Teenagers are some of the highest-risk drivers on Florida roads. Large trucks are among the most lethal vehicles. Yet the Federal Motor Carrier Safety Administration is floating the idea of a potential pilot program that would give 18-to-20-years-old the keys to big rigs.
As it stands, federal regulation limits allowances on interstate commercial vehicle operation to those over 21. But last month, the FMCSA announced it was seeking public comment on an initiative to address the commercial truck driver shortage by on-boarding teenage truckers.
Truck accident attorneys understand this was expand an existing pilot program that allows some 200 youths 18-to-20 to operate interstate commercial trucks – but only if they have military training. This expanded version would extend to teens without any formal military training could soon be commandeering 80,000-pound machines, for the purpose of revving up the trucking industry that is experiencing a driver shortage.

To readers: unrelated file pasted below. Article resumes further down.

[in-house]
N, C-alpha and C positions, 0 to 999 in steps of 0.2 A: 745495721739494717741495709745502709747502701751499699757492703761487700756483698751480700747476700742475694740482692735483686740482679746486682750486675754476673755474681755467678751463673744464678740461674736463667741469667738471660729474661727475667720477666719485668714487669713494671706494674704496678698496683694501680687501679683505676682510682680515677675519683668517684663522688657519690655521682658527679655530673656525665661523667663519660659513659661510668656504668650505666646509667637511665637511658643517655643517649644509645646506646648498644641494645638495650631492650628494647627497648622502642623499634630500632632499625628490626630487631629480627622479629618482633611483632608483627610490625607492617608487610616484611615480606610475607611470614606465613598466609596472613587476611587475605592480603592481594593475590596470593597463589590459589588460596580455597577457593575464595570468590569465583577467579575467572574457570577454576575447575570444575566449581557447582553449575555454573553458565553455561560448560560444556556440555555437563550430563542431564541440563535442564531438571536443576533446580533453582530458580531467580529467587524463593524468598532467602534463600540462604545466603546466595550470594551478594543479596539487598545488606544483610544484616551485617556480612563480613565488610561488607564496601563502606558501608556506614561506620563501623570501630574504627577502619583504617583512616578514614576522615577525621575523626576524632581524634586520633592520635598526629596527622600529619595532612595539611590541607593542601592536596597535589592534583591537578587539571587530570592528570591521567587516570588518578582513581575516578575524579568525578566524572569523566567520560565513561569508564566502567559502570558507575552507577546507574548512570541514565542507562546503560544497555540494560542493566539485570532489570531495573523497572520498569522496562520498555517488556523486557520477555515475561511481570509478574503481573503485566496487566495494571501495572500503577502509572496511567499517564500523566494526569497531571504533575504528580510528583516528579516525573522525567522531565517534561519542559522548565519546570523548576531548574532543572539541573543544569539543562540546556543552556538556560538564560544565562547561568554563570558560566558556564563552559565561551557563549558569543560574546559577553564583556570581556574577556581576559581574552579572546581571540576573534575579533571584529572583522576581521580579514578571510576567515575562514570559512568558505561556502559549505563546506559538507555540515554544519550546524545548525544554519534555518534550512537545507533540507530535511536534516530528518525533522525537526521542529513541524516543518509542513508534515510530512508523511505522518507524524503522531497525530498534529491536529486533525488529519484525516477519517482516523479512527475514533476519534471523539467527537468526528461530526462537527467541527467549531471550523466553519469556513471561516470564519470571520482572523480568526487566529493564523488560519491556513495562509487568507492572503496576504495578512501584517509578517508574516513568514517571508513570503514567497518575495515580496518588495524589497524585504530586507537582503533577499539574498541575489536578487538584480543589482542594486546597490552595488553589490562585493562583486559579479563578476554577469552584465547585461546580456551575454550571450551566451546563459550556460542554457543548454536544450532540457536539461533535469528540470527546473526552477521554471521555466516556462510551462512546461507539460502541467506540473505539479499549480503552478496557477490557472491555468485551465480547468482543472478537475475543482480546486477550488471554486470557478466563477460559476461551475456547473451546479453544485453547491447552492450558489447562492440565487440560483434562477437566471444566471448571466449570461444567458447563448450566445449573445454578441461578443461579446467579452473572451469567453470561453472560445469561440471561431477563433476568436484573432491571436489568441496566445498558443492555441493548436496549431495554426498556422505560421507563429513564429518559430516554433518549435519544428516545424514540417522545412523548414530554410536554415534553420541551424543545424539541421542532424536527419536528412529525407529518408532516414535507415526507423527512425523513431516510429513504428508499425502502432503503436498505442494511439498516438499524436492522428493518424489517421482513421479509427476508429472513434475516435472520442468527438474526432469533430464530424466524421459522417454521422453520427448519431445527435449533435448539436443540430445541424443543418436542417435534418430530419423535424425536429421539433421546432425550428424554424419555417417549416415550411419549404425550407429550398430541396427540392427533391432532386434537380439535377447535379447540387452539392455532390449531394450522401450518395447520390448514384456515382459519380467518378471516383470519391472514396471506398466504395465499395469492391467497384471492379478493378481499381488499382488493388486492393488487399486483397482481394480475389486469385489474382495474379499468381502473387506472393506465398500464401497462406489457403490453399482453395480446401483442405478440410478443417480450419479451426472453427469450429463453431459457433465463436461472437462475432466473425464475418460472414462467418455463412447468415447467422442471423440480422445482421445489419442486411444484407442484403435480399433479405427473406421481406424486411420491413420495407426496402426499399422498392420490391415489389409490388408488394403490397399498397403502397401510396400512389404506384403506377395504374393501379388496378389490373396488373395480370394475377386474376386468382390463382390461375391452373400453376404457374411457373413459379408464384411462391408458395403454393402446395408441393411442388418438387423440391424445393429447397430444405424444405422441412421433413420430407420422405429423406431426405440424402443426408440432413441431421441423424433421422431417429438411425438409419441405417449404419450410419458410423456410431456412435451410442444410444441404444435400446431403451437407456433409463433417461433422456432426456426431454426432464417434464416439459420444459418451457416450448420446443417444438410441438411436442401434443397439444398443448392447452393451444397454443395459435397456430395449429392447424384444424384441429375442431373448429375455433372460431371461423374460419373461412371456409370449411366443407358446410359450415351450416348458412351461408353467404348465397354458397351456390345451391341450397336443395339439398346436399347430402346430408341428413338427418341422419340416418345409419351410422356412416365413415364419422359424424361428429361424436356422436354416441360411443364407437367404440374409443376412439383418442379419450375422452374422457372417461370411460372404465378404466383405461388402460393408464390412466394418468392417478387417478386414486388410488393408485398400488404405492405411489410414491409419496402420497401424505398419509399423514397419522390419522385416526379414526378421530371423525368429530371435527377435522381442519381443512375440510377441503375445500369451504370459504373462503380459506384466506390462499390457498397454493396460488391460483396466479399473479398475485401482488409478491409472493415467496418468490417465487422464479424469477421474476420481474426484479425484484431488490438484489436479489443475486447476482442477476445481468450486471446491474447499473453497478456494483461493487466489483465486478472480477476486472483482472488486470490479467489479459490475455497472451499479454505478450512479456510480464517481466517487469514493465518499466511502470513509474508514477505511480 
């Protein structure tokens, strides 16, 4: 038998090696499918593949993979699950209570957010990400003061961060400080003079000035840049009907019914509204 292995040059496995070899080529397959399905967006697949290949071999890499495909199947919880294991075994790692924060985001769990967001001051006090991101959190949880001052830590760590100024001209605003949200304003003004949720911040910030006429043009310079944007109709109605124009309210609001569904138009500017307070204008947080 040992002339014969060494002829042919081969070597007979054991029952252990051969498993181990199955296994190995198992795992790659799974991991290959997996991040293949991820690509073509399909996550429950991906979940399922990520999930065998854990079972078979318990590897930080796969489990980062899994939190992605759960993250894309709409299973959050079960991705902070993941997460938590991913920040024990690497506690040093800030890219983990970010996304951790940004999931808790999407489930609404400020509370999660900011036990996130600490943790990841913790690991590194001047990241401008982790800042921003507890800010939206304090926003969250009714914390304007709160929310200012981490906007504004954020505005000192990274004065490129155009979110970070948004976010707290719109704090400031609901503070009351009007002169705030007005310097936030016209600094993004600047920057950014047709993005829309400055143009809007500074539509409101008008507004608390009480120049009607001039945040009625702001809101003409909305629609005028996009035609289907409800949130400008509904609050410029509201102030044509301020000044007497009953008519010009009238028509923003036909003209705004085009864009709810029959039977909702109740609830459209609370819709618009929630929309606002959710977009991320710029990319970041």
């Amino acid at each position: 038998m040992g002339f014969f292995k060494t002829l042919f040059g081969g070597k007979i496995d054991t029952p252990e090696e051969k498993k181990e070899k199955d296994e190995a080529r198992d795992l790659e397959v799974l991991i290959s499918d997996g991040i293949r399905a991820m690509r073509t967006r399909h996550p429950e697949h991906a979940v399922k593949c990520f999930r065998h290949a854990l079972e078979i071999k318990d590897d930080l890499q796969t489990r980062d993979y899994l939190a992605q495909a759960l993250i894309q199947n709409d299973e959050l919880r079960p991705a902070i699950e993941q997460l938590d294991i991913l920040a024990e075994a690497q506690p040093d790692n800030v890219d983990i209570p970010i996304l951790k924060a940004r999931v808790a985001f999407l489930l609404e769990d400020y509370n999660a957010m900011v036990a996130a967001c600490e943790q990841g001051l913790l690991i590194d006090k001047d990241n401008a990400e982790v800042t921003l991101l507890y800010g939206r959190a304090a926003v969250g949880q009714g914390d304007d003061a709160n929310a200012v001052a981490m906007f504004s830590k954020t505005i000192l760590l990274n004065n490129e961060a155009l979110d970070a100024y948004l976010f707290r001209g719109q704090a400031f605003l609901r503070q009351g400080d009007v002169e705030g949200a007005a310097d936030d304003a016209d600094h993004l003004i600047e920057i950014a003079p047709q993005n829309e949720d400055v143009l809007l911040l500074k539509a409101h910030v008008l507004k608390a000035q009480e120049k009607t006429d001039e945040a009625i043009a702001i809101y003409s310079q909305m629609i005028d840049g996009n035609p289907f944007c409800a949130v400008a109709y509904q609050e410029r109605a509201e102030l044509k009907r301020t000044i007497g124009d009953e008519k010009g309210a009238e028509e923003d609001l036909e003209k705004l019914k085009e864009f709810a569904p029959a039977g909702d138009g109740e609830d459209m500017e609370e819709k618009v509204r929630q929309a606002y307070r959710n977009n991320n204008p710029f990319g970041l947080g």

Federal regulators are asking for all public input from all stakeholders. They’re bracing for a flood, with big business trucking industry advocates on one side and independent owner-operators, safety groups, railroads and unions on the other. Some have already taken their message to the media, arguing the discussion should be about moving the minimum driving age for truckers up – not down. Even with military training, there is concern it would not be enough to combat inherent youthful immaturity, particularly among males, who are most likely to apply. Continue reading